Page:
Sometimes, I’m forced to read a book. That’s right. Utterly forced. Even as I try to open my mind to more and more books, I get pigeonholed into reading something specific, a “required read” that – because of it’s non-organic nature – feels more like a high school book report project. As long time readers know, I like the fluid motion that comes from going between books on a whim.
This September, downtown Sioux Falls will be hosting the Fourth Annual South Dakota Festival of Books, which means South Dakota will be heading full swing into a grand display of oneness as we join together to read this year’s One Book South Dakota: Marilynne Robinson’s Gilead.
Which means that by the end of September, there’s a good chance that many of us South Dakotans will be sitting stunned, not by any grand force of action, but by the wordplay Robinson engages in her story of an elderly priest coming to terms with his age, his son, and his vocation. Yeah, that’s right – I enjoyed this required read. Very much. And I had no problem writing the book report to go along with it.
This month’s Book of the Month was easy to choose – I mean, no offense to John Steinbeck’s Cannery Row, or Franz Kafka’s The Metamorphosis (two books that I finally got around to reading and enjoyed, though their legend and mystique far outweigh the true nature of their stories), but the Pulitzer spoke, and it forced my hand. Gilead it is.
Gilead is a basic story with an inventive style, employing an old pastor’s journal to dictate its pace and breadth. In doing this, Robinson is able to dive into the feelings of a man, John Ames, who was raised to be as pious as life will allow. Inner struggles with his own interpretations of faith and the differences between his father and grandfather’s views on sin serve as a primer to theological thinking, while the prospect of explaining himself – his legacy and theology included – seems daunting, yet necessary.
Robinson presents Ames as a man who has won and lost so many times in his life that he’s filled with a melancholy happiness, one that grasps the failure of life and holds it up as triumph. He celebrates everything as a grand experiment in “experience,” and his narrative serves a double track; he’s both telling the reader about his life and preparing his son – a seven-year-old boy from a second marriage – for the death of a father.
There is a certain sadness in reading someone’s final words. Ames uses this narrative to connect with his son from beyond the grave, to try to make up for years of unwanted separation. Through his comments, he reveals the frustration in becoming a father with so few years left to give. In fact, Ames has already conceded that he will have little chance to watch his boy grow up. And from this stems an incredible outpouring of experience; pages after pages of his life story, his thoughts, and his feelings.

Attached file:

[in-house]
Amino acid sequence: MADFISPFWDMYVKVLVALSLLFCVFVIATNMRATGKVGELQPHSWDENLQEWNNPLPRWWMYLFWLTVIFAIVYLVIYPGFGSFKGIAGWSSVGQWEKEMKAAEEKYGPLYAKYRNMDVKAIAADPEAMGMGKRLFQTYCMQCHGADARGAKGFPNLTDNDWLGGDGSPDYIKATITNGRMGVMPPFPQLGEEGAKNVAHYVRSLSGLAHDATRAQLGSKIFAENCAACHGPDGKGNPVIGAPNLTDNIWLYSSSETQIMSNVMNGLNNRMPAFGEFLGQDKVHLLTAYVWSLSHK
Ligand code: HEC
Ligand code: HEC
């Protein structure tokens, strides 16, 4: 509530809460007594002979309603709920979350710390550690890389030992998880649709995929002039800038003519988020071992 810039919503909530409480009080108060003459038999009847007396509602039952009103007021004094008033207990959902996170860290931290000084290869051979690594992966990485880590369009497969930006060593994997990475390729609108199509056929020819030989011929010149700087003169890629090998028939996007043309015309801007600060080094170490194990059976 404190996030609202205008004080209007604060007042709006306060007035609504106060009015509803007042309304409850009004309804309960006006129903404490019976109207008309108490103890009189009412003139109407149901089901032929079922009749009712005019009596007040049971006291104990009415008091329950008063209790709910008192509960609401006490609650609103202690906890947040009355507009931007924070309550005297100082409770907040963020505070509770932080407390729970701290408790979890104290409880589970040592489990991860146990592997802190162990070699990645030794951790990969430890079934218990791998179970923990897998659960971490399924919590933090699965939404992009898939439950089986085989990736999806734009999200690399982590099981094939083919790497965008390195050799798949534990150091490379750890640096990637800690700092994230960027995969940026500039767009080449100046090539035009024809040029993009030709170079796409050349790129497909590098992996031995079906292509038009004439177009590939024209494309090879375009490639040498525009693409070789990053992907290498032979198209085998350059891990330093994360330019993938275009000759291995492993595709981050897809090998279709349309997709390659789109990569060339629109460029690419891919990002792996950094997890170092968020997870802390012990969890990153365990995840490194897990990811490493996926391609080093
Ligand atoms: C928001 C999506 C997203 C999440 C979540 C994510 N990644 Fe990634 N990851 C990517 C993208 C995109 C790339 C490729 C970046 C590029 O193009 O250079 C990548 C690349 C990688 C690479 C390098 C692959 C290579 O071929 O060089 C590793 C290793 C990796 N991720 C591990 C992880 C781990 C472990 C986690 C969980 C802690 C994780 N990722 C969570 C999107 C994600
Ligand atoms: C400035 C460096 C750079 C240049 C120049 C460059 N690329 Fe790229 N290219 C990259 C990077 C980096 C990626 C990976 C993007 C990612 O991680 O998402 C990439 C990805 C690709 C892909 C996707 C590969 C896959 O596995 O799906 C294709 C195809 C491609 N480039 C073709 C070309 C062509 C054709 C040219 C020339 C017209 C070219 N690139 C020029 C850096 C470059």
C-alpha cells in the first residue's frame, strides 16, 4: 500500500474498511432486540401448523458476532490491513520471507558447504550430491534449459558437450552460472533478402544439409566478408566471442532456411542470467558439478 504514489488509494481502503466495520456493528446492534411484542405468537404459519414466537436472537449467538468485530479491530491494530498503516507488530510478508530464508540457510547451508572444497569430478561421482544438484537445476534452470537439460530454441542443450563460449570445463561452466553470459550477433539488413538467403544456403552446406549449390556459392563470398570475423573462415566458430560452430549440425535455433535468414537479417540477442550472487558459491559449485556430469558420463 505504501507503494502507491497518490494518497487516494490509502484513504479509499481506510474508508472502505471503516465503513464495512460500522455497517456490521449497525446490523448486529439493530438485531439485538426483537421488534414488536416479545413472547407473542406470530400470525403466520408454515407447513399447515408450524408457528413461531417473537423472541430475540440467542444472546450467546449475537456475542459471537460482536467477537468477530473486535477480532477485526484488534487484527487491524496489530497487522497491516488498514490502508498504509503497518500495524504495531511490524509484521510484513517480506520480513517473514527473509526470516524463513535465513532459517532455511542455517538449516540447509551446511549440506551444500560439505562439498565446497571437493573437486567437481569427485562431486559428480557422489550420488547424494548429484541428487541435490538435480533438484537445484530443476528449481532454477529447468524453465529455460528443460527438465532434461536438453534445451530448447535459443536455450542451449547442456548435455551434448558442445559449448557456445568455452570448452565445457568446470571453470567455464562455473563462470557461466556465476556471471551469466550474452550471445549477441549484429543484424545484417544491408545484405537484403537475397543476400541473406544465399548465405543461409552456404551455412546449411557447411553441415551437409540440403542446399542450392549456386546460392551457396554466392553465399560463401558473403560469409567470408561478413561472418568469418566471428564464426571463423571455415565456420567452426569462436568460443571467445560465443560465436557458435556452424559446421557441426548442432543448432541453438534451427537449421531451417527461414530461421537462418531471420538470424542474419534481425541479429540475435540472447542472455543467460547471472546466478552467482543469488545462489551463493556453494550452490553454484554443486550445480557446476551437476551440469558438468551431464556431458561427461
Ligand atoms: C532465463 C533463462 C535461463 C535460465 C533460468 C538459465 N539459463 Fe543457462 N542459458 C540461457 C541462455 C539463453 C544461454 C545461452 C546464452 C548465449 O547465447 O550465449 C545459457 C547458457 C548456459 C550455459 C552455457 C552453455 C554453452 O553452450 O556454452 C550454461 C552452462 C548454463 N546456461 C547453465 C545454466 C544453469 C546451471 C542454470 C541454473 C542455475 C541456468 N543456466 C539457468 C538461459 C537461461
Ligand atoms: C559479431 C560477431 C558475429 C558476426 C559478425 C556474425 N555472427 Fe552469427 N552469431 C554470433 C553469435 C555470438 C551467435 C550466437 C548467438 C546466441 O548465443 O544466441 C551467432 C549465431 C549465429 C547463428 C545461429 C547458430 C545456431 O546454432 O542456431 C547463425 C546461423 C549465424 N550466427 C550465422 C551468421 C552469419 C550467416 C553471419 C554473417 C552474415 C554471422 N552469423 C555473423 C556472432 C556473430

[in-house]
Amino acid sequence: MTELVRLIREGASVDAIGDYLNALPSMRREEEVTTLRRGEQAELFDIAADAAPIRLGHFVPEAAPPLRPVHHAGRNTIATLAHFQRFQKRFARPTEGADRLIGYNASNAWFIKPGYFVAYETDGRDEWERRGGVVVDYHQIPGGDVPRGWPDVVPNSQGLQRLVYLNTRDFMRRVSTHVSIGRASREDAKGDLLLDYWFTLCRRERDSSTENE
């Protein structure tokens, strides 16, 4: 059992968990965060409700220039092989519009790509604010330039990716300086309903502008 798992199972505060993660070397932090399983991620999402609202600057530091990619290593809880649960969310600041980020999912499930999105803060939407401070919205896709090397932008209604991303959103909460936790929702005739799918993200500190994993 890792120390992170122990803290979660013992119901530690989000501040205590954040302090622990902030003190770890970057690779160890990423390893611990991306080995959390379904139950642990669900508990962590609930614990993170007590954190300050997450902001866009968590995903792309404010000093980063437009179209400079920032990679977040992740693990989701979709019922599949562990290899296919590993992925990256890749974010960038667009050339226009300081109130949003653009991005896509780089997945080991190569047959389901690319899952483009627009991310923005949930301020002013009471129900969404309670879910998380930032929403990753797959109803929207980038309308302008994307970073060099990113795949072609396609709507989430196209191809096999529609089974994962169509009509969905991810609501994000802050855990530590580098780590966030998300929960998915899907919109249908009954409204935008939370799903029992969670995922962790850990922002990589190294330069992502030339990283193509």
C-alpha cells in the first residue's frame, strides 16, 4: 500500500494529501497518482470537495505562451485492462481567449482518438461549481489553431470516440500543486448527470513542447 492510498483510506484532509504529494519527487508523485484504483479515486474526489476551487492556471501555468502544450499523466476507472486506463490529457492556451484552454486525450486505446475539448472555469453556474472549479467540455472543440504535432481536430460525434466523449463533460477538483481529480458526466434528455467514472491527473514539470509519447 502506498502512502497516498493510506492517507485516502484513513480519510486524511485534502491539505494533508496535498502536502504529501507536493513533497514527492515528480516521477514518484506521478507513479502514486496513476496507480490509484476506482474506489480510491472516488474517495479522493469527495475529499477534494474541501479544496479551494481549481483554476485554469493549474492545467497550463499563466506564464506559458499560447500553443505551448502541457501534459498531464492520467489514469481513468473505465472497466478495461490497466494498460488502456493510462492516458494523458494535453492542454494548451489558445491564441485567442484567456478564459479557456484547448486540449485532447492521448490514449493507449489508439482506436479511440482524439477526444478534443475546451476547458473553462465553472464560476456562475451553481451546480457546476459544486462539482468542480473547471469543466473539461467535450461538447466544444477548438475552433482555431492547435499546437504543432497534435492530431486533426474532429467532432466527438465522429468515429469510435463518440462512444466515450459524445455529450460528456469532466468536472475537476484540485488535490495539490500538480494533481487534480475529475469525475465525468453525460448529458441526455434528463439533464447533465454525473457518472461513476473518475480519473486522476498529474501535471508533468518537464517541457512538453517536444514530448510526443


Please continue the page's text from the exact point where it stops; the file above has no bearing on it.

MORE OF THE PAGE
Robinson’s writing brilliantly captures every desire of Ames’ life, though there is an incredible, solemn nature floating just below the surface. It punctuates the idea that we all die, but that we cannot forget to live. There’s no reason to fear the end. We should still try to live what’s left of our storied and vast existence.
Ultimately, Gilead presents itself as an incredibly heartbreaking masterpiece, pitting the laws of time against the power of hope and the sheer wall of nostalgic history, forcing each of us to take a long time in thinking about what it takes to be remembered. It underlines the thought process in throwing life away a sliver at a time and remembering the cold, calculated truth: we’re all mortal, and regardless of how important we are, we’re all destined to be swept away in the throes of time.
September isn’t just a month. It’s a bridge between the life-bearing summer and the slow decline of fall, when animals and plants disappear, leaving the trees bare and the ground piled with dead leaves. We all feel a little bit more mortal in the fall, and though we celebrate the past summer with gusto on Labor Day, we all know what we’re in for as the coming months begin to freeze over and become stagnant.
With that in mind, a certain bit of parallelism can be found in autumn’s return and in Gilead. We all need to celebrate our lives while they’re still in bloom. But the ultimate freedom might be found when we realize we’re merely here for a short amount of time, in knowing someday we’ll be gone, and that our thoughts and actions dictate a great deal about what we’ll be remembered for. In John Ames’ case, we’re left with a picture of a grand man; a caring father who took great pains to strengthen his son’s life before it was too late.
Life’s too short to live in the past. Preparing for the future might be the only way to really live forever. In Gilead, that might be the most important piece of advice to remember.